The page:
He strongly believes that all employees should have written individual development plans.What’s next for Charlie?He and his wife Zoreah, the director of the High Desert Yoga Studio in Albuquerque, recently bought land in Zihawtencjo, Mexico, and plan to build a home in the secluded area on the beach. He has a grandson, CJ, who he loves to spend time with. CJ is going to have a brother in Marchand Charlie finds that exciting. After a while, he plans to rejoin an old friend and do some work in the commercial business area. “I like working with people,” he says. “It’s been fun. I get ‘pumped up’ by helping people improve and then move on. I hope I can continue to do that.”
Photovoltaics Department celebrates 25 years of sun power at Sandia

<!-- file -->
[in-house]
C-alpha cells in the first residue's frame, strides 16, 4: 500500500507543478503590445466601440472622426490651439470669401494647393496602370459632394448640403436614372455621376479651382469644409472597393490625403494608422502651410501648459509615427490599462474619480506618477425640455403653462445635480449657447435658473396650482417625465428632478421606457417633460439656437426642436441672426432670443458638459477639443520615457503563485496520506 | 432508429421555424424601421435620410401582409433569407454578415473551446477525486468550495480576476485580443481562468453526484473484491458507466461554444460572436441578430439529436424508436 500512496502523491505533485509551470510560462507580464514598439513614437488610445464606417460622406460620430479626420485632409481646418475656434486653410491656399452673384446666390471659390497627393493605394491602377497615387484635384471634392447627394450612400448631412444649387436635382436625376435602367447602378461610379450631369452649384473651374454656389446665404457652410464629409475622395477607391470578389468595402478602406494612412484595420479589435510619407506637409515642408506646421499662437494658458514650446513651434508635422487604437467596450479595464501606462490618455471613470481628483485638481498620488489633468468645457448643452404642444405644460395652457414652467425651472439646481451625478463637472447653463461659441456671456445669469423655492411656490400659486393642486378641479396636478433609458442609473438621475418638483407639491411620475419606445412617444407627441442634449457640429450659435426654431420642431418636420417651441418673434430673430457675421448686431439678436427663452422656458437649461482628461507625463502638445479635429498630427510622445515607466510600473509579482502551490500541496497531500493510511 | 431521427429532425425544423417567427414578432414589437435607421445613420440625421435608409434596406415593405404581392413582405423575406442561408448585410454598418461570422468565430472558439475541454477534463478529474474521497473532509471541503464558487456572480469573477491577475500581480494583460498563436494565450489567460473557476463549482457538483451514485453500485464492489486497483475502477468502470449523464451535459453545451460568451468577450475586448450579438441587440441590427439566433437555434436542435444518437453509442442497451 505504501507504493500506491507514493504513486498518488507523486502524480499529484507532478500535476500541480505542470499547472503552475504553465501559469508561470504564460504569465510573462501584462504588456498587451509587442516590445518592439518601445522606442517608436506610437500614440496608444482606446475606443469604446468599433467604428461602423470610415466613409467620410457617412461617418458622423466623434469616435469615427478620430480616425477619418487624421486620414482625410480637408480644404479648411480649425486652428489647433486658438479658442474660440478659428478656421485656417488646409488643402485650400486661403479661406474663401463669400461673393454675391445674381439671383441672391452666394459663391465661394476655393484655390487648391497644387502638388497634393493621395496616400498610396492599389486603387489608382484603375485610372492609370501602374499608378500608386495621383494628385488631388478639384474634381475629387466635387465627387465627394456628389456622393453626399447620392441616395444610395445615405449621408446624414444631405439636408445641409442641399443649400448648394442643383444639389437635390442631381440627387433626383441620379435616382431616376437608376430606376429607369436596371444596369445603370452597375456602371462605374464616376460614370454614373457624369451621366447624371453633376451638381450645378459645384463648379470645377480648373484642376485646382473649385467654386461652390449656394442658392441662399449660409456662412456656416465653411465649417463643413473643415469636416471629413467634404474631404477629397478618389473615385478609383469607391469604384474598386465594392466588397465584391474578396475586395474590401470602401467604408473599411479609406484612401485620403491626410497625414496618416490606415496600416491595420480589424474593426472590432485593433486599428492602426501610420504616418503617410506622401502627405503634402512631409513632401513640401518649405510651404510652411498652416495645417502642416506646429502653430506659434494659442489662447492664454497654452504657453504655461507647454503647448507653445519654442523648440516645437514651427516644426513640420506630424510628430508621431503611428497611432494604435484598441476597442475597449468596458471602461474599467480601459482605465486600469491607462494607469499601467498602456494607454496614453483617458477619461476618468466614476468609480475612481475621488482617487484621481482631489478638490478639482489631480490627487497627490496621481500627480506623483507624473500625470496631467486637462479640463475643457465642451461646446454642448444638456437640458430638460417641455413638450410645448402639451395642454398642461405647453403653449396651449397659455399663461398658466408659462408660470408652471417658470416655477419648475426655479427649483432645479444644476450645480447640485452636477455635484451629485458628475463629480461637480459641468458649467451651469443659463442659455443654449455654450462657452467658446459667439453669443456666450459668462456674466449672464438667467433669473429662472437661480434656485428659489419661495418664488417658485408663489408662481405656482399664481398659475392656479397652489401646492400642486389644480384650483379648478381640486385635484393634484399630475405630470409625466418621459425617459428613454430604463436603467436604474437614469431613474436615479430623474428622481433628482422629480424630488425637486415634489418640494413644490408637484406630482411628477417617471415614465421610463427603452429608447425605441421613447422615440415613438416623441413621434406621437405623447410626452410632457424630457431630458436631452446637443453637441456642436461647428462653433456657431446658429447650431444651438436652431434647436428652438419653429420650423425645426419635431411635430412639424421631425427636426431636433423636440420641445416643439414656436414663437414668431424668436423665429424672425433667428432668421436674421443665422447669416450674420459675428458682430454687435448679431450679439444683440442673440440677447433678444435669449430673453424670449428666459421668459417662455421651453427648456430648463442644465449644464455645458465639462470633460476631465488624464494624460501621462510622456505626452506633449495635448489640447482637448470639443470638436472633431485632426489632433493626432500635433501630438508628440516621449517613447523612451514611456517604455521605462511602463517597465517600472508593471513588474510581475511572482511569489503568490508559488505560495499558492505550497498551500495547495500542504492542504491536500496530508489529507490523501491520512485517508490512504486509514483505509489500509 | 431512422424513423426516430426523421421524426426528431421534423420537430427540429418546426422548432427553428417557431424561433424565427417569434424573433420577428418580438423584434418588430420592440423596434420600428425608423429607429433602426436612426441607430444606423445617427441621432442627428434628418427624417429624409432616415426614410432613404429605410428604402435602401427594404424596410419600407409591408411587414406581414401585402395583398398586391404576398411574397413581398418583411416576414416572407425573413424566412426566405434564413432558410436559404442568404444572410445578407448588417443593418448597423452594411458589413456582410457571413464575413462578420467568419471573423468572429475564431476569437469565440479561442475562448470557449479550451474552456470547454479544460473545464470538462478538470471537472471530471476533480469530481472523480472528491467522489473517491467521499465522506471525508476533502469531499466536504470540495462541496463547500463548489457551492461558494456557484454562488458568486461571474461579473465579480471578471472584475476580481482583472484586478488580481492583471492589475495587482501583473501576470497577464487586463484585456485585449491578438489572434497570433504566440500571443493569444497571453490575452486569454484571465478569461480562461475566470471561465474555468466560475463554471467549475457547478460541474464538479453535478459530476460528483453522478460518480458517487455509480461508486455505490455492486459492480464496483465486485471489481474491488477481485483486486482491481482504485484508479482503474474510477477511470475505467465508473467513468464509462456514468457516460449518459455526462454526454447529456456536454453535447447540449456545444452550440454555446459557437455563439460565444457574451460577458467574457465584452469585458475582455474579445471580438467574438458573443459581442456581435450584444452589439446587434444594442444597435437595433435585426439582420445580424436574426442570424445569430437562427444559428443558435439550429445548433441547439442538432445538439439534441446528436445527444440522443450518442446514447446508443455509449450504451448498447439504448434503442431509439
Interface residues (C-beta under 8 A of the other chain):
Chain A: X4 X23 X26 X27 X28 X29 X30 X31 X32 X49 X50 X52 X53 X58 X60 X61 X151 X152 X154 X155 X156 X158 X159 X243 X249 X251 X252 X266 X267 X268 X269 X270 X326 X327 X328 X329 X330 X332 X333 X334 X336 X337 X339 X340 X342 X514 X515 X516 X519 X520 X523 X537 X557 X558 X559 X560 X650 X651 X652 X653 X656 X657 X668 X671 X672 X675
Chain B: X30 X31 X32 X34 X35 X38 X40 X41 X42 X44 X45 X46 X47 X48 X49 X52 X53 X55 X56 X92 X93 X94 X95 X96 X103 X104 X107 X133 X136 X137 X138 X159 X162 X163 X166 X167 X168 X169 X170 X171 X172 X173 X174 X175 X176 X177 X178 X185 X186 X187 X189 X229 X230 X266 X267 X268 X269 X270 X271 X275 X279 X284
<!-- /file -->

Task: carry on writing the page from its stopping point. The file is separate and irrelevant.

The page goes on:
PHOTOVOLTAICS CELEBRATION — Some 50 people gathered recently at the Coronado Club to celebrate 25 years of photovoltaics at Sandia. At left is a 1976 photo of a photovoltaic cell array. The photo above shows several people who have been involved in photovoltaics pro-grams viewing a display board of pictures of the program over the years. They are, from left, Paul Klimas, Manager of Photovoltaics and Renewable Energy Systems Dept. 6219; David Hasti (former department manager and now retired); George Samara (1120); and Don Schueler (12141). Don, the department’s first manager, recalled working with the National Science Foundation to get the department started in the middle of the 1970s energy crisis. Paul said he and Joe Tillerson, Manager of Photovoltaics Systems Dept. 6218,quickly realized they inherited a national treasure when they took over their positions last year. With new energy problems emerging — witness the California rolling blackouts — Paul says he anticipates photovoltaics will play an even greater role in filling future energy needs.